De Havilland DH60M Moth VH-ULP

In the late 1920s and early 1930s the CAB purchased at least 36 De Havilland Moth aircraft, mostly for loan to the Australian aero club movement. The purpose of this apparent largesse was to provide a pool of trained pilots for use in war.
This aircraft, VH-ULP (c/n 1406), was one of that batch of Moths.

Built by De Havilland Aircraft Co., Ltd., Stag Lane Aerodrome, Edgware, Middlesex and powered by a De Havilland Gipsy Mk. I of 100 h.p., VH-ULP was registered new to the CAB (CoR 341) on 21 November 1929. A DH60M 'Metal Moth', VH-ULP had a steel-tube fuselage frame instead of the previous wood. It was initially loaned to the Victorian Aero Club, but it was subsequently retained by the CAB for its own business, normally based at Melbourne/Essendon.

It was based at Birdum, NT, during the wet season of 1930/31 to carry the air mails between Birdum and Daly Waters due to a gap between the Larkin service from Camooweal to Daly Waters and the railhead at Birdum. During this time it was fitted with axle extensions for operations from boggy aerodromes. The aircraft was flown by CAB pilot Val Augenson and maintained by engineer Des Gardiner.

The aircraft was later used in April-May 1933 by Departmental Superintendent of Flying Operations David Ross and Des Gardiner to survey the Darwin-Singapore air route in preparation for the opening of Qantas Empire Airways scheduled services which connected with the Imperial Airways service to London at Singapore.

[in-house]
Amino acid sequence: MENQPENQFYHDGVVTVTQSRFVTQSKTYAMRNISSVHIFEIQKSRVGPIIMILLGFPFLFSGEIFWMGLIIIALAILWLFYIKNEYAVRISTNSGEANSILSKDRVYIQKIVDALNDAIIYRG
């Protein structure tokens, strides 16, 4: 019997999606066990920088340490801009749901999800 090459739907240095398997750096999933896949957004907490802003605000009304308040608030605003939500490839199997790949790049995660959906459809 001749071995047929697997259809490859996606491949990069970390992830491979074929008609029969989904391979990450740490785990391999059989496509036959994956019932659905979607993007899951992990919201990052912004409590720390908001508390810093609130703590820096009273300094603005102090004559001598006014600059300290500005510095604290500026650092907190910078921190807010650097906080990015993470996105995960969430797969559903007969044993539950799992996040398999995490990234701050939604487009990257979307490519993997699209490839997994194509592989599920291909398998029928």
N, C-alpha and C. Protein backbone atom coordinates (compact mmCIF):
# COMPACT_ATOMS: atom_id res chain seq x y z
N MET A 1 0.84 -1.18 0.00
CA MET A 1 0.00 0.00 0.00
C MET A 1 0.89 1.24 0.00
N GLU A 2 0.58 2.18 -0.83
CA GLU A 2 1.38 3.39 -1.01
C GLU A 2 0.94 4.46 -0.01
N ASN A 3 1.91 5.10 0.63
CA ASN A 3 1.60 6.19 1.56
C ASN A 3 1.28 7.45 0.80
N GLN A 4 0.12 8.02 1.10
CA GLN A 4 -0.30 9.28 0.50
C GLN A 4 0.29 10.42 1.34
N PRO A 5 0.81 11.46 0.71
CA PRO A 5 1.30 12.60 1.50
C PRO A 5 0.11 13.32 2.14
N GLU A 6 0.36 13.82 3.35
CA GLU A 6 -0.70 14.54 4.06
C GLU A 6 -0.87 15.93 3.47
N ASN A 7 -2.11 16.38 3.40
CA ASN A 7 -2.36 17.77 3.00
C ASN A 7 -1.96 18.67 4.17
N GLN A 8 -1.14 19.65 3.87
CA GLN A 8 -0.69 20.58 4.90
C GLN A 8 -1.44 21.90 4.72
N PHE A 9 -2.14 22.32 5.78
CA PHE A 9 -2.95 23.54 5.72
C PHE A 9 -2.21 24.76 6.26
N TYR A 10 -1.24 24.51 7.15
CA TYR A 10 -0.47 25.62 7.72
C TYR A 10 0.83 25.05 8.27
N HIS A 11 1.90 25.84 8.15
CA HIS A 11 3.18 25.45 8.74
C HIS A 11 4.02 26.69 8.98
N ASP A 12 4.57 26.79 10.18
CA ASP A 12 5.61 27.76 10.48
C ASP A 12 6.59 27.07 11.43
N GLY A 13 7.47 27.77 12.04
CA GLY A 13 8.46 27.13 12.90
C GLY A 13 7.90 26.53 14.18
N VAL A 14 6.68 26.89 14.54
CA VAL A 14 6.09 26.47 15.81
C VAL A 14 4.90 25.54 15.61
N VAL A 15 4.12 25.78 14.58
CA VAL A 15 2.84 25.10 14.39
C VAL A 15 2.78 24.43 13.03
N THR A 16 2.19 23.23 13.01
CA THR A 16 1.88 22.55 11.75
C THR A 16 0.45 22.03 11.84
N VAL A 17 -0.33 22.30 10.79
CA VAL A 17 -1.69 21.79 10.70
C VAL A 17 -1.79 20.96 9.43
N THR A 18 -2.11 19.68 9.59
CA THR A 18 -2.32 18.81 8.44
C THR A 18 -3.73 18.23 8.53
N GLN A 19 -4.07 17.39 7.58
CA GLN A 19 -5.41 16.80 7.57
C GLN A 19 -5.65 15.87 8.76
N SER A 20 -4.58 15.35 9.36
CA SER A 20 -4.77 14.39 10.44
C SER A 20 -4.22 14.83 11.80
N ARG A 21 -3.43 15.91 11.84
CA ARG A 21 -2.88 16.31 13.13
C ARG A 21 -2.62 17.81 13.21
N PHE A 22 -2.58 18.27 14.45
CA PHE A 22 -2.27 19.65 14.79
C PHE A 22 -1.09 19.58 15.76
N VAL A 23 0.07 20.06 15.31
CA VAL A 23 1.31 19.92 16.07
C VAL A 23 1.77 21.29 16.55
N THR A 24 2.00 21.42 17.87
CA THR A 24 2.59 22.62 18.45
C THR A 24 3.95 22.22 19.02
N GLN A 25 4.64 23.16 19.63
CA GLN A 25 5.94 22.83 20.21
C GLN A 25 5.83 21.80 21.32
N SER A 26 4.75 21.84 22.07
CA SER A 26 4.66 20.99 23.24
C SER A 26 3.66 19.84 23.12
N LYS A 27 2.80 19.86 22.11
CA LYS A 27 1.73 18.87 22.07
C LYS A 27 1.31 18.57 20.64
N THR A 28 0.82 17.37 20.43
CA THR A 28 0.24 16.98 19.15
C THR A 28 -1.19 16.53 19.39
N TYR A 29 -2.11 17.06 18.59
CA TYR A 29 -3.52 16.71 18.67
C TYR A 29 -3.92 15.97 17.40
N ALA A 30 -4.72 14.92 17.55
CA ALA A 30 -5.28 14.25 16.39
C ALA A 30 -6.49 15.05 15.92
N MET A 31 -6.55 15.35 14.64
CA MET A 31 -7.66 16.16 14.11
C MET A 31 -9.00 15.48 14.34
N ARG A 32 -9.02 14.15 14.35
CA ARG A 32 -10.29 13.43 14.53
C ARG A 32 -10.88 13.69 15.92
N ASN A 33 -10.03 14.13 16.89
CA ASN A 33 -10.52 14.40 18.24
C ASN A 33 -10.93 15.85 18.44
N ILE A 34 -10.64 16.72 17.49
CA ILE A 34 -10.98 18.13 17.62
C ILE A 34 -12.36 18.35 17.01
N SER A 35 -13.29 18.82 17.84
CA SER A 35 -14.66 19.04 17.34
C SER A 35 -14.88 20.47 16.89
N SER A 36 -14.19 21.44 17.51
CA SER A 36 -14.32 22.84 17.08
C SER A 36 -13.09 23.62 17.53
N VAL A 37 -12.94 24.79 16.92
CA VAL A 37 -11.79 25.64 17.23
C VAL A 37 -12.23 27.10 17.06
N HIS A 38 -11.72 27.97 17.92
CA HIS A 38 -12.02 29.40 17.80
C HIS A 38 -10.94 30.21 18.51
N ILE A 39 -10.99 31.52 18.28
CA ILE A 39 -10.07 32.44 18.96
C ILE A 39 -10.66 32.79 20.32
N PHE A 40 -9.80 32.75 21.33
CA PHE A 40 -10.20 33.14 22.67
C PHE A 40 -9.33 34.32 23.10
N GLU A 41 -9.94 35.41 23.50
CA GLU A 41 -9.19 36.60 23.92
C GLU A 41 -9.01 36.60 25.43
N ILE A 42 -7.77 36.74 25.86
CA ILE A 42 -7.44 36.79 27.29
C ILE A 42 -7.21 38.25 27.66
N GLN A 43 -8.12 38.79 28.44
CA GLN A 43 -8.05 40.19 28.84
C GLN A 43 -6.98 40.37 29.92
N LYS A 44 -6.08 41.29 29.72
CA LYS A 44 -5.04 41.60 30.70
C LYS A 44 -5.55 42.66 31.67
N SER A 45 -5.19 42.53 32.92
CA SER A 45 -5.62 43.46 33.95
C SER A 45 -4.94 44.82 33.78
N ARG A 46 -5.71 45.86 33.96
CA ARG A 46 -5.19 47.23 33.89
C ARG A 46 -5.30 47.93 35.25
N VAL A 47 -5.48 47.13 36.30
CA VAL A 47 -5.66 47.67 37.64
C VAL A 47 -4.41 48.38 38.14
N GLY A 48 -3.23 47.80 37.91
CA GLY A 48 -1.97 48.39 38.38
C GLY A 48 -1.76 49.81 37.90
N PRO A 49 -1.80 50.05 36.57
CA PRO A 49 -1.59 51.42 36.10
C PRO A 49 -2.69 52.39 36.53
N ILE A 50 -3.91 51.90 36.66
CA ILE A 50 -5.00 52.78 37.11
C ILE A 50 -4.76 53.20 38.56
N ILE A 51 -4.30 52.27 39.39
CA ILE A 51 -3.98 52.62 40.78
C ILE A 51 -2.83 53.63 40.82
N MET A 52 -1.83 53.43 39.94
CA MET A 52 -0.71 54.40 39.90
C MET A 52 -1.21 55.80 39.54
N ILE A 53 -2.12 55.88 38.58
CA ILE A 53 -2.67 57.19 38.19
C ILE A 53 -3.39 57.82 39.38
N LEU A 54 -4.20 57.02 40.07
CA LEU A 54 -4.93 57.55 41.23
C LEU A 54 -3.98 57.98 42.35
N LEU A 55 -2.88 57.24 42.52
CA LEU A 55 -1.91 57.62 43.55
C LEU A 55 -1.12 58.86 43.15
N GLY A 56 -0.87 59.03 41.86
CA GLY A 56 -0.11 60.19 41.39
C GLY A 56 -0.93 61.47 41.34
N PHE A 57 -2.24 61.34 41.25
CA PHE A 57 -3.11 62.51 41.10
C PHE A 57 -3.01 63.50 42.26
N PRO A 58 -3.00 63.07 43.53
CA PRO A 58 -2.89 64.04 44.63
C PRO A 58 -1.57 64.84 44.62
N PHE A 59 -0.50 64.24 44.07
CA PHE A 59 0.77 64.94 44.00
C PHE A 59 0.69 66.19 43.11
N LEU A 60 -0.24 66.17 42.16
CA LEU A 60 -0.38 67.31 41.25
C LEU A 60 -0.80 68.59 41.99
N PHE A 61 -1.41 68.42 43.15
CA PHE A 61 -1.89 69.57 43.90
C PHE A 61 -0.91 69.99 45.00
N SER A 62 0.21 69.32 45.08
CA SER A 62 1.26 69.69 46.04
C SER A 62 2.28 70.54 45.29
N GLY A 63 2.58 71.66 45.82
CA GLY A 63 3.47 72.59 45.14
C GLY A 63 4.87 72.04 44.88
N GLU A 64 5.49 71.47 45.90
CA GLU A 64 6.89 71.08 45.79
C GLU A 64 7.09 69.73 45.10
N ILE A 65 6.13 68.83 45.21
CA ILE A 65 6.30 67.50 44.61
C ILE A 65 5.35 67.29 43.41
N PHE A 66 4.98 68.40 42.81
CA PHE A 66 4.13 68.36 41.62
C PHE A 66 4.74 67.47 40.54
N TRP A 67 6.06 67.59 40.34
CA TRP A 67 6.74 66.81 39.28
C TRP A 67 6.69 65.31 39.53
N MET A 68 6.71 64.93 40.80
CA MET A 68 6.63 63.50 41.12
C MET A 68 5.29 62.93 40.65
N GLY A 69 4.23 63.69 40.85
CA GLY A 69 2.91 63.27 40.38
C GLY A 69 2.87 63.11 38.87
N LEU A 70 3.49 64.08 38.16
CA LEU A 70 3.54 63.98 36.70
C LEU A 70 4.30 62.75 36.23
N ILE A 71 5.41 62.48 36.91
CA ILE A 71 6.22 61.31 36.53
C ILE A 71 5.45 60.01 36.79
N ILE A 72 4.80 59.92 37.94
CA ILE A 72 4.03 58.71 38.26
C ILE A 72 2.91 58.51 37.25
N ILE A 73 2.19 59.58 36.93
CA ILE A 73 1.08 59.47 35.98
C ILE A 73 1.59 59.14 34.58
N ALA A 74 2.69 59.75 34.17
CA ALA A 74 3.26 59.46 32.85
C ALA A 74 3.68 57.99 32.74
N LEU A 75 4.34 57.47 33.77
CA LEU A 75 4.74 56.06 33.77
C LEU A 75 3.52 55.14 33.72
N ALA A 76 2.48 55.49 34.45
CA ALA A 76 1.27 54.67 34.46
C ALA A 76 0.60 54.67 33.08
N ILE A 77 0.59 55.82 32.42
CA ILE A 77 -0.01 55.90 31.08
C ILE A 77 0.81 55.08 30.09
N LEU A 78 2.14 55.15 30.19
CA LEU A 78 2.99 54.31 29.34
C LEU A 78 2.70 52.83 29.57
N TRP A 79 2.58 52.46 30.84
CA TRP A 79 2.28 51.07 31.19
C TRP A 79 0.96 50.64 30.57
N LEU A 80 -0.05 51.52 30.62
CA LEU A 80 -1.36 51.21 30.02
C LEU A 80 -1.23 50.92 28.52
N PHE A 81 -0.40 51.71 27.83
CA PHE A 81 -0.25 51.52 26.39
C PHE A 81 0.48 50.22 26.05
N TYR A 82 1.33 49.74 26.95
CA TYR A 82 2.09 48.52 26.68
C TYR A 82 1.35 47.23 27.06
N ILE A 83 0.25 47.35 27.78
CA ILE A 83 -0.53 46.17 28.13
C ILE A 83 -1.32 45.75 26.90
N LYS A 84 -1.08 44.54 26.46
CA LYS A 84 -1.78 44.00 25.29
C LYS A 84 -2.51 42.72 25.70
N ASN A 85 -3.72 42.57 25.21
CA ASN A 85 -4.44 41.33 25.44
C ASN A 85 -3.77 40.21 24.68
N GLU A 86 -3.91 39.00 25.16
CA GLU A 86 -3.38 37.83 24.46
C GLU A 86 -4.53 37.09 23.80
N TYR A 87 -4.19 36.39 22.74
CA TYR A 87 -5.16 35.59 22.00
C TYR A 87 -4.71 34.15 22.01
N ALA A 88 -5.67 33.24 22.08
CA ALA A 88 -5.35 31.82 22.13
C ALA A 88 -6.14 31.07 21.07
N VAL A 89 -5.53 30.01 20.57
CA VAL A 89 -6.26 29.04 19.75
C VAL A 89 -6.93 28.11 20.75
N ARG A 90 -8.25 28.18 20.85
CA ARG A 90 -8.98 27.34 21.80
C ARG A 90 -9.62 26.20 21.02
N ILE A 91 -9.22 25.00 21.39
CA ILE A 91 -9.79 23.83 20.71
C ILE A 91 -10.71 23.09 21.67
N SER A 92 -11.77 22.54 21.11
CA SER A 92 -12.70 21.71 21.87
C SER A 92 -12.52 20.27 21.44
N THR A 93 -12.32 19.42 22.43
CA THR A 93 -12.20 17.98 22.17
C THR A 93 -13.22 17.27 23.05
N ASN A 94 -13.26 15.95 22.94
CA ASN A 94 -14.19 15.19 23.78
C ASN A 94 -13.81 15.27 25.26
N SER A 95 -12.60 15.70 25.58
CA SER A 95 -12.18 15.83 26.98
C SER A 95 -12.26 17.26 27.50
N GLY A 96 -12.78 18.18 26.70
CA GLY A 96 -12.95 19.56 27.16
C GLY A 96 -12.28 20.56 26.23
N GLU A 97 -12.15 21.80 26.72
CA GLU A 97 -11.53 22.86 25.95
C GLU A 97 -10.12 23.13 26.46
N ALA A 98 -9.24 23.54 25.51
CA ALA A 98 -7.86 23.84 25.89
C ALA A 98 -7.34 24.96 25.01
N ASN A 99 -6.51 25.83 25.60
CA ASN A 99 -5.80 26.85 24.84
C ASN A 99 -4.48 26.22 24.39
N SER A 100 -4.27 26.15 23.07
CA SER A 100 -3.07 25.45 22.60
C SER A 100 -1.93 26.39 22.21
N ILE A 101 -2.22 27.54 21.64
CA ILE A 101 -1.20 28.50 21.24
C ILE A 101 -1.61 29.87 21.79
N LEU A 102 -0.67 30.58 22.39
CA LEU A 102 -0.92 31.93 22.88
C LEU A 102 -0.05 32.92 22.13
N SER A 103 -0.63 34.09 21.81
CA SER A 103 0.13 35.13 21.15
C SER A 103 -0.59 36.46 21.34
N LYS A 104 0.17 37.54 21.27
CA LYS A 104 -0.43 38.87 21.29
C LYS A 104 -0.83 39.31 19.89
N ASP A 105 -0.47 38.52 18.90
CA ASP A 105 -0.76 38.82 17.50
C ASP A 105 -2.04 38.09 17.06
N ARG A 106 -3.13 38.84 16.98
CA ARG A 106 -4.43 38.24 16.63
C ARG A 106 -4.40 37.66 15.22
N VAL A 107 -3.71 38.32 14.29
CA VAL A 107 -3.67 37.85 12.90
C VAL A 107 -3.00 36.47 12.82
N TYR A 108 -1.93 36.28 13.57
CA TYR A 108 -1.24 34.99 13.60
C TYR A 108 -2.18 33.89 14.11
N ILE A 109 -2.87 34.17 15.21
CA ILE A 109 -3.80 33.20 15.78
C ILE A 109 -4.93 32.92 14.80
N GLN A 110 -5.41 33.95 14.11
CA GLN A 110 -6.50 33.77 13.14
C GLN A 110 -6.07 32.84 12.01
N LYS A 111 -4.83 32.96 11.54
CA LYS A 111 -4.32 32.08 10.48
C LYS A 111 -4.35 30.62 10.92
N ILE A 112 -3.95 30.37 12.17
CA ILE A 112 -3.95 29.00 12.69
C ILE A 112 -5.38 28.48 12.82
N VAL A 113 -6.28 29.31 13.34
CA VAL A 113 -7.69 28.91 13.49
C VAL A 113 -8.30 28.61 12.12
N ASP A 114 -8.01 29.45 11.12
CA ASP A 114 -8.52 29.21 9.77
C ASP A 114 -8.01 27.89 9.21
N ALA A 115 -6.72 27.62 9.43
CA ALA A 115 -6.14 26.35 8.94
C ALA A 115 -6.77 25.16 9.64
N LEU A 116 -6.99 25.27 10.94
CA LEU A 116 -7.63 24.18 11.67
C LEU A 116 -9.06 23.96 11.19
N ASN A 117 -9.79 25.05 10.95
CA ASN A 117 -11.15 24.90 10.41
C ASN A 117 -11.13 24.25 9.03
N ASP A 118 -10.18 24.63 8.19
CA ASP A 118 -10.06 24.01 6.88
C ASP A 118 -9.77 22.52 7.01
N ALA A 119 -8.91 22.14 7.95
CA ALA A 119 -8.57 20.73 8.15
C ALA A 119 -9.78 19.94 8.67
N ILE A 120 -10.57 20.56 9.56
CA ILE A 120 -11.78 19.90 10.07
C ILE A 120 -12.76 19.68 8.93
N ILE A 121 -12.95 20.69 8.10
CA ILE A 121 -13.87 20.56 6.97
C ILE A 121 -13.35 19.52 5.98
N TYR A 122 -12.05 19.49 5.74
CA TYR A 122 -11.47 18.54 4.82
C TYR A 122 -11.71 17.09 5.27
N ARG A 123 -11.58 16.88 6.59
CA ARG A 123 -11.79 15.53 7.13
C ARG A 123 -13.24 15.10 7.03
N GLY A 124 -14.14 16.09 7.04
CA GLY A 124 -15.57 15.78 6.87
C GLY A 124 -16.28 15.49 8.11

In 1935/6 the aircraft flew 292h, being "normally kept in Melbourne...used almost entirely for the practical flying tests of pilots and instructors." In 1938 VH-ULP was fitted with one of the first receivers for the new 33 Mc Lorenz Radio Range and was used for testing the Essendon beacon, however the aircraft's performance fell well short of what was required for proper testing.

The building in the background of the photo above is the Aero Club buiding at Sydney/Mascot. The 'balcony' on the roof was later built in and became the first of four Control Towers at Mascot.

At the outbreak of the Second World War VH-ULP was impressed by the RAAF. Click here to read more about the history of this aircraft.


(Photo: John Hopton collection)

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